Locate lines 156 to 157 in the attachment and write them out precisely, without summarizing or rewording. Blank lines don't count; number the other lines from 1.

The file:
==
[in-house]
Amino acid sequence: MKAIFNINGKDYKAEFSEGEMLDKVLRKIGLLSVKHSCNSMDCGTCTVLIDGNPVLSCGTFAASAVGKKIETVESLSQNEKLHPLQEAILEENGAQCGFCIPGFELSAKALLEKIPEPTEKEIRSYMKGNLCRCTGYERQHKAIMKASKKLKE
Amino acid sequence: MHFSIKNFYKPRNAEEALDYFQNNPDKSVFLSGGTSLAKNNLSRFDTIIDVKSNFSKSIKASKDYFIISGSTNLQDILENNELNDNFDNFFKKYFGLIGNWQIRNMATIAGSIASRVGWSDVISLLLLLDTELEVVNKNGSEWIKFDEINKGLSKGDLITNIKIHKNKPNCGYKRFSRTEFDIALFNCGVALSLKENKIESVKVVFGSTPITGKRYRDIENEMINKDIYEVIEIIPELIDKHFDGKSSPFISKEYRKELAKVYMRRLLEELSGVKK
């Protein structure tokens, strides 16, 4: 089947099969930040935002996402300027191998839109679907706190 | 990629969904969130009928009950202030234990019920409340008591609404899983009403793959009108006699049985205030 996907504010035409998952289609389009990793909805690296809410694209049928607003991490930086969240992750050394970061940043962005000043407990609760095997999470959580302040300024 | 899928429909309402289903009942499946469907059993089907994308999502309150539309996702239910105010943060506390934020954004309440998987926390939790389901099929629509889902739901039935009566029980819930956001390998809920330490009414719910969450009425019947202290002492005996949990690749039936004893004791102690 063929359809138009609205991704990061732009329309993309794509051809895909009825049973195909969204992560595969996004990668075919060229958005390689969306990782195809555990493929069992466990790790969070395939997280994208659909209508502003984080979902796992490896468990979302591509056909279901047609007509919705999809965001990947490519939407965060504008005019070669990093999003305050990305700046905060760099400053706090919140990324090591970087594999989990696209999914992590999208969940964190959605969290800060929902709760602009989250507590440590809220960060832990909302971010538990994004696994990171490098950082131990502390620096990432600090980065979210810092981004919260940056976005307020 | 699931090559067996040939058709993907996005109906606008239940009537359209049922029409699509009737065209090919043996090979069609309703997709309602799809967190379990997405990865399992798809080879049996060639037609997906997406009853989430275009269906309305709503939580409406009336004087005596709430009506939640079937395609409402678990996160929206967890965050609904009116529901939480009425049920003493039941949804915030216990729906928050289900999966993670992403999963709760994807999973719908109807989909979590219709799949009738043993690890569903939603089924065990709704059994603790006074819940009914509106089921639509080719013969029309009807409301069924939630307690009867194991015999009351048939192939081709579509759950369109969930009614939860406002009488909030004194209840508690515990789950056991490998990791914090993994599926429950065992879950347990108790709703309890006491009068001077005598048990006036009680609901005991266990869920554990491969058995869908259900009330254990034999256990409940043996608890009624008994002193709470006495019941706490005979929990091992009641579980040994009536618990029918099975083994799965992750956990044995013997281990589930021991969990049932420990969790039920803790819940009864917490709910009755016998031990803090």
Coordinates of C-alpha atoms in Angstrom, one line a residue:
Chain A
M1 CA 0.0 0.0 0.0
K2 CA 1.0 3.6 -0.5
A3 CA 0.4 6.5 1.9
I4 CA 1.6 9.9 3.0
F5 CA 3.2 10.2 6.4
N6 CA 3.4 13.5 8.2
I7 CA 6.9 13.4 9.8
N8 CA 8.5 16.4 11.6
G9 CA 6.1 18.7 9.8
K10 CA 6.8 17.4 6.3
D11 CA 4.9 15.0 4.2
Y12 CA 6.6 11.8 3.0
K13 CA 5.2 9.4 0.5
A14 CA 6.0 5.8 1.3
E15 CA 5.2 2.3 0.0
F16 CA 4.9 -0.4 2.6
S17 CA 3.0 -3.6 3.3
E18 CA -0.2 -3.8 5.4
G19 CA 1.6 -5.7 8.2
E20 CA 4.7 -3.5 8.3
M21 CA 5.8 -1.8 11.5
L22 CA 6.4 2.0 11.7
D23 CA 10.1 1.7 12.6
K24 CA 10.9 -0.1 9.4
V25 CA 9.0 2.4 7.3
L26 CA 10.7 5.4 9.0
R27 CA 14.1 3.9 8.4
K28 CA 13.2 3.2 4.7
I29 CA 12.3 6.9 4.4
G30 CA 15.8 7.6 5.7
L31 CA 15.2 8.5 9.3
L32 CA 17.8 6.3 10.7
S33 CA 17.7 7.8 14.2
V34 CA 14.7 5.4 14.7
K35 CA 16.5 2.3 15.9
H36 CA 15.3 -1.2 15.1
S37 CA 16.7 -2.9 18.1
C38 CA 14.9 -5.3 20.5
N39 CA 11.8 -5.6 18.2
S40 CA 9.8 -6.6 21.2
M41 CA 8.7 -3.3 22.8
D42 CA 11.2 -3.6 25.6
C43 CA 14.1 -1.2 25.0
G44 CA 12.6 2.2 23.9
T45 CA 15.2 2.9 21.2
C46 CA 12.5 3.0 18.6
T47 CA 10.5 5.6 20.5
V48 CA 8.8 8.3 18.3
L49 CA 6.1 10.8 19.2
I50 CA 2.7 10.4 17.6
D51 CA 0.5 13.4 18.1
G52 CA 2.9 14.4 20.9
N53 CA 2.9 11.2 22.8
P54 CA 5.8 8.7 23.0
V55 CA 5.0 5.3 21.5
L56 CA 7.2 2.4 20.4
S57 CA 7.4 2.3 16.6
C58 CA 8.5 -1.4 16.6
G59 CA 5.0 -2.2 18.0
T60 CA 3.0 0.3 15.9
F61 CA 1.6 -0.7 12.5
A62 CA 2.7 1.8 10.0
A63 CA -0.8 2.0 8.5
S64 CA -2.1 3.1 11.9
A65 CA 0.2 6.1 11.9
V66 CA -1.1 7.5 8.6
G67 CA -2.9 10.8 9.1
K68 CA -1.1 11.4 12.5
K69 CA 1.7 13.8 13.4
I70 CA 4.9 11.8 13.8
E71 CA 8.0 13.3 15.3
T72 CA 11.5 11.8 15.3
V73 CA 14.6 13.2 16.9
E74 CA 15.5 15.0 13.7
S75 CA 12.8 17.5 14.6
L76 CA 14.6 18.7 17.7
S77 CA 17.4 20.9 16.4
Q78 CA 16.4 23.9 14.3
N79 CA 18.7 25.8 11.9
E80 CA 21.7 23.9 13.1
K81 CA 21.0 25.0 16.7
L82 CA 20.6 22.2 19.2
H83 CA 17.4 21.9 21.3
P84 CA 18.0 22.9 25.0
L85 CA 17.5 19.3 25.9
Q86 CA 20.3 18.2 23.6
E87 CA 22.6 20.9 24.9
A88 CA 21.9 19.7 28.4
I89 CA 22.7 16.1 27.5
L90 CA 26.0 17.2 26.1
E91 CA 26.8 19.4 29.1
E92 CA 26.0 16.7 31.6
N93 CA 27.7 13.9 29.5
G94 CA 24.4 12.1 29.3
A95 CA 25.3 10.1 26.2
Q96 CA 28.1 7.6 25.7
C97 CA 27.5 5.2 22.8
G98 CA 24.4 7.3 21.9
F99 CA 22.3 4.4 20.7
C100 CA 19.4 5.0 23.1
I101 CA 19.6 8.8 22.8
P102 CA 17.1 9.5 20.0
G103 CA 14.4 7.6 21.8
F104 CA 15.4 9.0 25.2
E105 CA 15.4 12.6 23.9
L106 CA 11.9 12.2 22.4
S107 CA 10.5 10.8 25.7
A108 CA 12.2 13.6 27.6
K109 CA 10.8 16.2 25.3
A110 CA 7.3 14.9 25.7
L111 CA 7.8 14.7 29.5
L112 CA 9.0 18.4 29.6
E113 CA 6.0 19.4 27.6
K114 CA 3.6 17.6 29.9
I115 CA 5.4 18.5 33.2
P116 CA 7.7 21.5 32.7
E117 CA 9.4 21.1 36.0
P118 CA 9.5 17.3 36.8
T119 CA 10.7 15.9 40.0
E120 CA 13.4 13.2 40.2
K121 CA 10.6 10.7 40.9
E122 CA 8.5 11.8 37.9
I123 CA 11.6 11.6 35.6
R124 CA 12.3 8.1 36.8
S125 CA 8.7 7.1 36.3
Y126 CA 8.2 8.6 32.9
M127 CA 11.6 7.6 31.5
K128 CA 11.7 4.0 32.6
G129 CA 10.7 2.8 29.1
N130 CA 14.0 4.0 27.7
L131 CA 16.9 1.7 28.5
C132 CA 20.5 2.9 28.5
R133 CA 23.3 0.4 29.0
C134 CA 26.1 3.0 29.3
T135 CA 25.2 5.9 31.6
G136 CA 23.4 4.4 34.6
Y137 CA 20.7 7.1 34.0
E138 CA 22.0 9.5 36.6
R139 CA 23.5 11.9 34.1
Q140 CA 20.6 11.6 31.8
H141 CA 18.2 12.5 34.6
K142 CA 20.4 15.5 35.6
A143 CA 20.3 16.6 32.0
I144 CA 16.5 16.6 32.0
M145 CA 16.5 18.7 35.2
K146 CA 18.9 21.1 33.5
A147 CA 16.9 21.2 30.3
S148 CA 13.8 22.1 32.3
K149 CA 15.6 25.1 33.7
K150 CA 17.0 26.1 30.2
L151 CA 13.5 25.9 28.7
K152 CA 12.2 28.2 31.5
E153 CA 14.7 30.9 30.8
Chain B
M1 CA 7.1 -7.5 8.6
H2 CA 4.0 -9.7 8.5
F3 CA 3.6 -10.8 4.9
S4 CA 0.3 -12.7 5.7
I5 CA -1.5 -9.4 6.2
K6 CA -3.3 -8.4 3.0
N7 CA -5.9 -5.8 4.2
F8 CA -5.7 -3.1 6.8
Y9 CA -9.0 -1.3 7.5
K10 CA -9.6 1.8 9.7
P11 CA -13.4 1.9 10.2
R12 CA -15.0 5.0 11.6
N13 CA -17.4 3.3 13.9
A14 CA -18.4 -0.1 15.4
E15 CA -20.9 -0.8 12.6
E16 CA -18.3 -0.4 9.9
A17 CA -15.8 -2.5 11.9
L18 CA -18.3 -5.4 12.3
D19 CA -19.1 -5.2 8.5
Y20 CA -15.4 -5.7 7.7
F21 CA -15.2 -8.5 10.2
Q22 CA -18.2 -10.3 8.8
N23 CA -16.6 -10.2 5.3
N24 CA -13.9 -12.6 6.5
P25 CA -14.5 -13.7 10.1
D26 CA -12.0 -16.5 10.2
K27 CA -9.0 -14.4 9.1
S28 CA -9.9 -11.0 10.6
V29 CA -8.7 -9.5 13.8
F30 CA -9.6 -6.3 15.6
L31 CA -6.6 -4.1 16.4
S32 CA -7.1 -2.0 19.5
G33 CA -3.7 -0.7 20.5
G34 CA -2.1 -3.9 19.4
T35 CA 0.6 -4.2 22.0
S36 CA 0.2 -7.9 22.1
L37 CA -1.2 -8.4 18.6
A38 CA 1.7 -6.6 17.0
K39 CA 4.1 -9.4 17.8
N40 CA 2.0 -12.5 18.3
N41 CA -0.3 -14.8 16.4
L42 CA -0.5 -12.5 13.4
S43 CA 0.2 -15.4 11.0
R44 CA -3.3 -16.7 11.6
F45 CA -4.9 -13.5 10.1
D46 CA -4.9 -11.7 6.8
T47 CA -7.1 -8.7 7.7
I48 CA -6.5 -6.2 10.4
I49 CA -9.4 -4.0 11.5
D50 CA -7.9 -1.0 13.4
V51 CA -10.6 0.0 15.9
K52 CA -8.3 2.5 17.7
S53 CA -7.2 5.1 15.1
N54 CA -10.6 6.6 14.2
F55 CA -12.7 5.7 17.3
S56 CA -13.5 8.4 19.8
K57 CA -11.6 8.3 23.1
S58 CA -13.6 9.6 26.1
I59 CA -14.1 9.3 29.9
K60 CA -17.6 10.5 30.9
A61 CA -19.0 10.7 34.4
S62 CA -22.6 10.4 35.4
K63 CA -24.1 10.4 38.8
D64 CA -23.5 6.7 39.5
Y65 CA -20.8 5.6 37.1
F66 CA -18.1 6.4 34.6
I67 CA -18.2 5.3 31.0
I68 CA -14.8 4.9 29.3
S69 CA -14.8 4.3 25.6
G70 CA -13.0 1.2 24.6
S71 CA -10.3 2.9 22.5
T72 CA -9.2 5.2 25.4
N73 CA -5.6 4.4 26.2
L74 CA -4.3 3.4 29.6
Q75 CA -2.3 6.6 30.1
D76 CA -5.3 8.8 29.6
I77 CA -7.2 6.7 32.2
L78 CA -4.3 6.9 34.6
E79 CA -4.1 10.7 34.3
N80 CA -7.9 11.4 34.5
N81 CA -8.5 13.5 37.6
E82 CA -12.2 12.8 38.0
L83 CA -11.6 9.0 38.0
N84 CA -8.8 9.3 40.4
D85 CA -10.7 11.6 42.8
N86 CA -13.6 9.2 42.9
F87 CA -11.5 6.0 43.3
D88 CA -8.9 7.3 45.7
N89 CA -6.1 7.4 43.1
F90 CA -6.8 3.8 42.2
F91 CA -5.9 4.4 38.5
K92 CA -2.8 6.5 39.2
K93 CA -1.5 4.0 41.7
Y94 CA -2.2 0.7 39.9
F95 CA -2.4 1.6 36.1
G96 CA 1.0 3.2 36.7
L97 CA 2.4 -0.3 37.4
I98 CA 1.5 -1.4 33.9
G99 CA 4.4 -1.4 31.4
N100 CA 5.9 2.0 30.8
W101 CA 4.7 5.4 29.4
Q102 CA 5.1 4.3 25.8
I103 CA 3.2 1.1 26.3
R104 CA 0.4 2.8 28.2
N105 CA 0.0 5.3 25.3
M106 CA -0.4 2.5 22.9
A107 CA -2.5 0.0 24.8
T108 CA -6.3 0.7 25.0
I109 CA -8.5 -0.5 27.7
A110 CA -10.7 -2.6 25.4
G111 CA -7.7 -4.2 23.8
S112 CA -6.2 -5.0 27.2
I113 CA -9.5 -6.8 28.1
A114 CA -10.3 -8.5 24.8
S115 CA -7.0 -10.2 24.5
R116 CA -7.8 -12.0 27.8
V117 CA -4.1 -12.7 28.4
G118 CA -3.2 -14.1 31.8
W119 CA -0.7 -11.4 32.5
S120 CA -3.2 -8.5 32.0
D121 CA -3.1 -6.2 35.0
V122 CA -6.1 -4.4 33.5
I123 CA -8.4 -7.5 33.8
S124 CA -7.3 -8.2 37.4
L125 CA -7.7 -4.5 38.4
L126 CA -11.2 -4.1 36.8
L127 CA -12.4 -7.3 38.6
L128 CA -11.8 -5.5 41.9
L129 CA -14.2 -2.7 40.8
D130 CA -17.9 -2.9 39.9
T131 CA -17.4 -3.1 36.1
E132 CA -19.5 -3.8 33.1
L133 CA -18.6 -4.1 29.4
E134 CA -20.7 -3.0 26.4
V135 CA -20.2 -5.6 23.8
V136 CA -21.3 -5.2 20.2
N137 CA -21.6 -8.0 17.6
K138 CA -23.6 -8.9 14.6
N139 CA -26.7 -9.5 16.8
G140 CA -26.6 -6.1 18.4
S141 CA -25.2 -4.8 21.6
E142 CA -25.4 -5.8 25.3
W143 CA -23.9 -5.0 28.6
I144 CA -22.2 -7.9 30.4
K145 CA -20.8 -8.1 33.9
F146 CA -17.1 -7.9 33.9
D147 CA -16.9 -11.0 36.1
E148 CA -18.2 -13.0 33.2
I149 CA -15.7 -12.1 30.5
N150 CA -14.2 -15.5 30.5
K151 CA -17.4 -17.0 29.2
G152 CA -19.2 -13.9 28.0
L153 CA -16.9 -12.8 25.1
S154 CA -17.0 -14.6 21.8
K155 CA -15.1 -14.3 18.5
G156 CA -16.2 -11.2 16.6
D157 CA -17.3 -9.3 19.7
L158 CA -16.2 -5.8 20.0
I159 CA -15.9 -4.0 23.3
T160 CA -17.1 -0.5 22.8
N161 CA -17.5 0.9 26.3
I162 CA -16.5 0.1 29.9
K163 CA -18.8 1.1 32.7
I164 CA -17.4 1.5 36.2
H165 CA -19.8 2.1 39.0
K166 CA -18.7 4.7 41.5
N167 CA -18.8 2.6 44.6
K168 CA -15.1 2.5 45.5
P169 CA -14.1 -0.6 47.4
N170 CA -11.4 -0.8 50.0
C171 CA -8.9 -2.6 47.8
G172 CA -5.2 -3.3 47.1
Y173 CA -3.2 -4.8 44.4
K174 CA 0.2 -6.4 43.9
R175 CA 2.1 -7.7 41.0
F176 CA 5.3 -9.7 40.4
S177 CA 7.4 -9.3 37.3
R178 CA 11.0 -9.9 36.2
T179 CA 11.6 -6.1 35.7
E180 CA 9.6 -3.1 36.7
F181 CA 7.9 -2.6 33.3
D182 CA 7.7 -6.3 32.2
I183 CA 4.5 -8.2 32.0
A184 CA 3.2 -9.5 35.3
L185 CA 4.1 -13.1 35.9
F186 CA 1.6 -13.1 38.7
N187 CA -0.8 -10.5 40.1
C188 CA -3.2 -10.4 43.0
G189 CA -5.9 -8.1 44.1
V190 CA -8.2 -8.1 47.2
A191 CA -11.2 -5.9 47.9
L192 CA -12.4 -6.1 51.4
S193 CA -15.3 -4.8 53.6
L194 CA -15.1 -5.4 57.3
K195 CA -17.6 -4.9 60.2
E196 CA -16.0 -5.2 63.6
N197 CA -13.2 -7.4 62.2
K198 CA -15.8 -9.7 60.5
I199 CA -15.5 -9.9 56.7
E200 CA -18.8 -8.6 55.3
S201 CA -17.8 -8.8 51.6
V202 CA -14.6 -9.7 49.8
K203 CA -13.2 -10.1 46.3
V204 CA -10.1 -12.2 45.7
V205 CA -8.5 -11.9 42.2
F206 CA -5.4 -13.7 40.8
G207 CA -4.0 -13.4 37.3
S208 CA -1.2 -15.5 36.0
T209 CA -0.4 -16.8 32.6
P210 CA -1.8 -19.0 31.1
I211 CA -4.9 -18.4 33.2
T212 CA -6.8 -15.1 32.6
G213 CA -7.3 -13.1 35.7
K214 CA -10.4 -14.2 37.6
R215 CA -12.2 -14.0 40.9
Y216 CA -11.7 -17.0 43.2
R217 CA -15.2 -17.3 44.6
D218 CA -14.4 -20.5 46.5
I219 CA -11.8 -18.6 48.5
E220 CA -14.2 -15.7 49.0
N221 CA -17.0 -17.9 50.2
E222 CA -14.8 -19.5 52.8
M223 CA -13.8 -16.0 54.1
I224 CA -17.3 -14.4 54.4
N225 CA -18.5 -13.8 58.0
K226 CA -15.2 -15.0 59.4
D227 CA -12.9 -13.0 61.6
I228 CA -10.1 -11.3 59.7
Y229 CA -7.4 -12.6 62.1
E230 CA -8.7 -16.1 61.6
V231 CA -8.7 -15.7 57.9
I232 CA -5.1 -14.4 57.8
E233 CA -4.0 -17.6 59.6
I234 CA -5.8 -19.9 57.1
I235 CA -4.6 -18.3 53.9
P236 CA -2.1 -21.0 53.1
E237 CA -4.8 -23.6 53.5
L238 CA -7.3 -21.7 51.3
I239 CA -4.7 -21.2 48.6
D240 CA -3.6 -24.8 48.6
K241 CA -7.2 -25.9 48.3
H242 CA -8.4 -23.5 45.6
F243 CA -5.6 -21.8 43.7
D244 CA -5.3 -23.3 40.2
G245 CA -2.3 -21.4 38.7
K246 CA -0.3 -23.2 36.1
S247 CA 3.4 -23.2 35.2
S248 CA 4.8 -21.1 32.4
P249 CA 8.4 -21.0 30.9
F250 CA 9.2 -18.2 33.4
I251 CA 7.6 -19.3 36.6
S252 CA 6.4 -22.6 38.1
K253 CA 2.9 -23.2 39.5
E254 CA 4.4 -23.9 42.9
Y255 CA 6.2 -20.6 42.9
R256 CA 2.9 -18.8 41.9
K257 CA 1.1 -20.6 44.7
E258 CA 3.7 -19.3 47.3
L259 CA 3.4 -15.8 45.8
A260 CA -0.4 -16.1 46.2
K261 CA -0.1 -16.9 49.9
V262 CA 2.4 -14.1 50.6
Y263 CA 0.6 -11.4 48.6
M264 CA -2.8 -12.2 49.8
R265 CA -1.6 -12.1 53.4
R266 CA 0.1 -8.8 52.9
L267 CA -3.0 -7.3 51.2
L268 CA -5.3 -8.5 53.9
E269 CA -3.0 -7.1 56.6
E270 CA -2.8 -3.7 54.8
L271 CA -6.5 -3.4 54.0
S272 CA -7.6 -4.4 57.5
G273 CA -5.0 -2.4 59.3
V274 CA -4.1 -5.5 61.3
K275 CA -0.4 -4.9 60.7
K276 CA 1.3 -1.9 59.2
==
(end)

K150 CA 17.0 26.1 30.2
L151 CA 13.5 25.9 28.7